Erich von Falkenhayn & Philippe Petain
German Chief of General Staff Erich von Falkenhayn (left) & French general Philippe Petain (right)

The battle commenced on 21st February, 1916, when the German Army began their attack on the French fortified town of Verdun on the Meuse river. The initial phase of the battle saw Germany swiftly advance with Fort Douaumont captured in the first three days of the offensive. The French General Henri Philippe Petain was appointed to defend Verdun. His first challenge was to establish a supply chain, as the main rail lines to Verdun had been cut or were under constant barrage by German artillery. Over 3000 trucks transported men and material using a 57 km dirt road to bolster the French forces. This would be known as La Voie Sacrée (“the Sacred Way”) for its critical role in the French defense.

The Germans attack during the Battle of Verdun
The German infantry attacks with hand grenades during the Battle of Verdun in March 1916

By 6th March, the battle had extended to both the banks of the Meuse. Back and forth battles continued with both sides losing thousands of men but the Germans held the initiative, and with the fall of Fort Vaux and Thiaumont on 9th June, the situation was looking bleak for the French. The Germans continued the offensive and, with the capture of Fleury, came within 4km of the Verdun citadel. However, the launch of the Somme Offensive by the Allies in late June, helped turn the tide as the Germans were forced to reinforce the Somme front. Fleury changed hands sixteen times and the German attack on Fort Souville failed. The autumn of 1916, saw the French counter attack and recapture of Fort Douaumont. A few days later, Fort Vaux was also recaptured. By December, the French had recovered most of the territory they lost in February. The battle thus ended in a stalemate at an enormous cost. Germans failing to achieve a high kill ratio had lost over 430,000 men killed or wounded, the French approximately 550,000, with nearly three quarter of the French army having fought the battle.

Battle of Verdun Human Remains
Human Remains from the Battle of Verdun

#6 Battle of Jutland

Date:May 31 – June 1, 1916
Front:North Sea
Place:About 97 km off the west coast of Jutland in Denmark

Fought near the Skagerrak, close to west coast of Jutland in the North Sea, the Battle of Jutland was the largest and only major naval battle of WW1. It was fought between Britain’s Royal Navy Grand Fleet and Imperial German Navy’s High Seas Fleet. In the battle, Admiral Sir John Jellicoe, commanding 151 British combat ships including 28 battleships, would come face to face with 99 German combat ships including 16 battleships under Vice Admiral Reinhard Scheer.

Reinhard Scheer & Sir John Jellicoe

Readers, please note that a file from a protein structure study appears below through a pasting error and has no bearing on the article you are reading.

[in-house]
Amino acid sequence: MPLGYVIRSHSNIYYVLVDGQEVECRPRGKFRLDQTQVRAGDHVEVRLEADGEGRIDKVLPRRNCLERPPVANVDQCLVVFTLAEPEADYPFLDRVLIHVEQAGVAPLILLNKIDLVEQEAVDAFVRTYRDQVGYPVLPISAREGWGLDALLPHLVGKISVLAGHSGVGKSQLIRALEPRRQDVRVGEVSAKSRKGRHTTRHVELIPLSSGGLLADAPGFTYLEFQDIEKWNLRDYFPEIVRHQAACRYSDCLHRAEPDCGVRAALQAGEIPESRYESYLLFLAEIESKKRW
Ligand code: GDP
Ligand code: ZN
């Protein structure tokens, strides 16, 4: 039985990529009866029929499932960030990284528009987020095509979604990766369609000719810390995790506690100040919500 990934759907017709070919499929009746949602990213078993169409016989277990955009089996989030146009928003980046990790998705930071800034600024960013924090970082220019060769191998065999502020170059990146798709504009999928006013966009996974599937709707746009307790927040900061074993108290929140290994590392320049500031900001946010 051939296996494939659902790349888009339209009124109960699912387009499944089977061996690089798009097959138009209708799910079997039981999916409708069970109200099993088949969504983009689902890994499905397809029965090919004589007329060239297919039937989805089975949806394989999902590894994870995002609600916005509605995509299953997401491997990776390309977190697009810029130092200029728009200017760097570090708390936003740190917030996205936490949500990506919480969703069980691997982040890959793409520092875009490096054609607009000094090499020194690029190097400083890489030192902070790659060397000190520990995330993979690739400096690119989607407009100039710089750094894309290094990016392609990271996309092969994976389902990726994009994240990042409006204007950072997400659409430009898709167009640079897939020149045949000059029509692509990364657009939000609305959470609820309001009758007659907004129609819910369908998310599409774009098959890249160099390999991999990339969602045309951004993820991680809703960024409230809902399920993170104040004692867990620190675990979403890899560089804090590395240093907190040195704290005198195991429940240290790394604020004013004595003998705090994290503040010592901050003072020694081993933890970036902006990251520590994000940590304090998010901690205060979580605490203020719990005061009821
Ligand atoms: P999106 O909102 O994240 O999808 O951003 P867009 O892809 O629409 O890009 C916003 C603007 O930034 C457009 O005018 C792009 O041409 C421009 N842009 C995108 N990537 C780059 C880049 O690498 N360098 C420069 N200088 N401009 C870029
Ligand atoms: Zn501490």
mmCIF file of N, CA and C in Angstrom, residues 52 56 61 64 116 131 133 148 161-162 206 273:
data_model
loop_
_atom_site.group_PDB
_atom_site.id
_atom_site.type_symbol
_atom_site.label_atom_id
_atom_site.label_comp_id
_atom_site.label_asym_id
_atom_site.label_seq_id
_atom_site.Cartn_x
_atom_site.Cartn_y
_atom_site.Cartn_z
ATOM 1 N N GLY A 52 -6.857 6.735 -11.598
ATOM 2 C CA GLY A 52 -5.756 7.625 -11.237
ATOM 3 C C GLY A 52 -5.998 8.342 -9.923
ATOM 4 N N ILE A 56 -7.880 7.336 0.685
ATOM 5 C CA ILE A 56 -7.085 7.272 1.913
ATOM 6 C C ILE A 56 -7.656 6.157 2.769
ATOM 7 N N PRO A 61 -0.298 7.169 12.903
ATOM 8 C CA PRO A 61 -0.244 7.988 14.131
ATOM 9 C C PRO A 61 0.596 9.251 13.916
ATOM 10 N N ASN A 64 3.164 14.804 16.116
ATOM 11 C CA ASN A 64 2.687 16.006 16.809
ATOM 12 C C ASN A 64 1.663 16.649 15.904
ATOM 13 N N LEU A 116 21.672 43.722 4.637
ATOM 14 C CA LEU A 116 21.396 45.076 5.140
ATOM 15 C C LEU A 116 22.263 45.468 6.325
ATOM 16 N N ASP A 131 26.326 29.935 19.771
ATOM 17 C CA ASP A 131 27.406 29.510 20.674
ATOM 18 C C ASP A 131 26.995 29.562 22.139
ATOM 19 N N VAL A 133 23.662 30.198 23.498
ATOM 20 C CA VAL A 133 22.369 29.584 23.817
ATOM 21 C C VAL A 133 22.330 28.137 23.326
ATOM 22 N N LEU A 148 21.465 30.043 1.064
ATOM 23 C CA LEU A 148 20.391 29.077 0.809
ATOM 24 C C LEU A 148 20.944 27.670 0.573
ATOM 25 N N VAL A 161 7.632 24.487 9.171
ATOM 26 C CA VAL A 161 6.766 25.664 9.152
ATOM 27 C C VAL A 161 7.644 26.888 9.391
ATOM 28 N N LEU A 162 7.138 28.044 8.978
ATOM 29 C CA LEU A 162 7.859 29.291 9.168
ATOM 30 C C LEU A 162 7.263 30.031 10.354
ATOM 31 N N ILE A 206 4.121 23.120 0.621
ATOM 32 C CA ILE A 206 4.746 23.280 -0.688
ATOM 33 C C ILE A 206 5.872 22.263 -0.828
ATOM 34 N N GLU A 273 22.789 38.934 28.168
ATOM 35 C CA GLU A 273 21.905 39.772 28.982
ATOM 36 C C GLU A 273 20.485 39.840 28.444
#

German Vice Admiral Reinhard Scheer (left) & British Admiral Sir John Jellicoe (right)

The Germans were under a British naval blockade since the commencement of the First World War. Knowing the numerical superiority and experience of the Royal Navy, the Germans largely avoided direct conflict and evolved their naval strategy around their submarines. In May 1916, the majority of the British Grand Fleet was anchored far away, off the northern coast of Scotland. Thus the Germans made a plan to lure and ambush the British Fleet, with the aim of weakening the Royal Navy and its numerical advantage. The plan worked up to a point with British Admiral Jellicoe sending the 5th Battle Squadron to bolster Vice Admiral Sir David Beatty’s 1st and 2nd Battle Cruiser Squadrons at Rosyth. But unfortunately for the Germans, coded instructions of Admiral Scheer were being intercepted and decoded by British Intelligence and the plan was soon revealed.

Battle of Jutland
Ships of the German High Seas Fleet in Battle of Jutland

100,000 men with 250 ships fought the Battle of Jutland. Initial encounters between Beatty’s force and the High Seas Fleet resulted in the loss of several ships; including HMS Lion, HMS Indefatigable and HMS Queen Mary; which were destroyed. Beatty withdrew until Jellicoe arrived with the main fleet. The Germans, now outgunned, turned for home. In total fourteen British and eleven German ships sank and there were close to 10,000 casualties. In the indecisive battle, both sides were unable to achieve their objectives, but claimed victory. The Germans had destroyed more ships and caused more casualties, but it was always their initiative to change the balance of power in European waters, which they failed to achieve in the entire war.

Destruction of HMS Queen Mary at the Battle of Jutland
Destruction of Royal Navy battlecruiser HMS Queen Mary at the Battle of Jutland

#7 Brusilov Offensive

Date:June 4 – September 20, 1916
Front:Eastern Front
Place:Galicia, southeastern Poland and western Ukraine